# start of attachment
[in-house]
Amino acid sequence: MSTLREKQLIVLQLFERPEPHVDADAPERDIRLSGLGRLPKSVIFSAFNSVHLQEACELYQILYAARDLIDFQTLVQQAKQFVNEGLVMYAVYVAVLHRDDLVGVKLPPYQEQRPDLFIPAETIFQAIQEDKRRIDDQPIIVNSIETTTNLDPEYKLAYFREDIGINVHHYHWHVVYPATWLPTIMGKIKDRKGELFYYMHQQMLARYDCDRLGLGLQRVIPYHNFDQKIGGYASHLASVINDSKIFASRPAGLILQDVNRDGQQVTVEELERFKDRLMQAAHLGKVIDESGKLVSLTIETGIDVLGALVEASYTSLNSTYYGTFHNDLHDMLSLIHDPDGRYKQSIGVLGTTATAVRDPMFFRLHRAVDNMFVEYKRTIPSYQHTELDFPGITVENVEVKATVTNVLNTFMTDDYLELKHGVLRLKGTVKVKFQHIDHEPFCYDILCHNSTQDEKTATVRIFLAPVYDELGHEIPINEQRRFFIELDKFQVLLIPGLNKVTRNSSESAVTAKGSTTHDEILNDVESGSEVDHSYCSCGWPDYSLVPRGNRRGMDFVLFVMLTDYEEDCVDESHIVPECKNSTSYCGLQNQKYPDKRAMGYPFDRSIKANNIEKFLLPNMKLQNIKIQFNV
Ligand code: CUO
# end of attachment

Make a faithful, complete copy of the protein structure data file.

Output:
[in-house]
Amino acid sequence: MSTLREKQLIVLQLFERPEPHVDADAPERDIRLSGLGRLPKSVIFSAFNSVHLQEACELYQILYAARDLIDFQTLVQQAKQFVNEGLVMYAVYVAVLHRDDLVGVKLPPYQEQRPDLFIPAETIFQAIQEDKRRIDDQPIIVNSIETTTNLDPEYKLAYFREDIGINVHHYHWHVVYPATWLPTIMGKIKDRKGELFYYMHQQMLARYDCDRLGLGLQRVIPYHNFDQKIGGYASHLASVINDSKIFASRPAGLILQDVNRDGQQVTVEELERFKDRLMQAAHLGKVIDESGKLVSLTIETGIDVLGALVEASYTSLNSTYYGTFHNDLHDMLSLIHDPDGRYKQSIGVLGTTATAVRDPMFFRLHRAVDNMFVEYKRTIPSYQHTELDFPGITVENVEVKATVTNVLNTFMTDDYLELKHGVLRLKGTVKVKFQHIDHEPFCYDILCHNSTQDEKTATVRIFLAPVYDELGHEIPINEQRRFFIELDKFQVLLIPGLNKVTRNSSESAVTAKGSTTHDEILNDVESGSEVDHSYCSCGWPDYSLVPRGNRRGMDFVLFVMLTDYEEDCVDESHIVPECKNSTSYCGLQNQKYPDKRAMGYPFDRSIKANNIEKFLLPNMKLQNIKIQFNV
Ligand code: CUO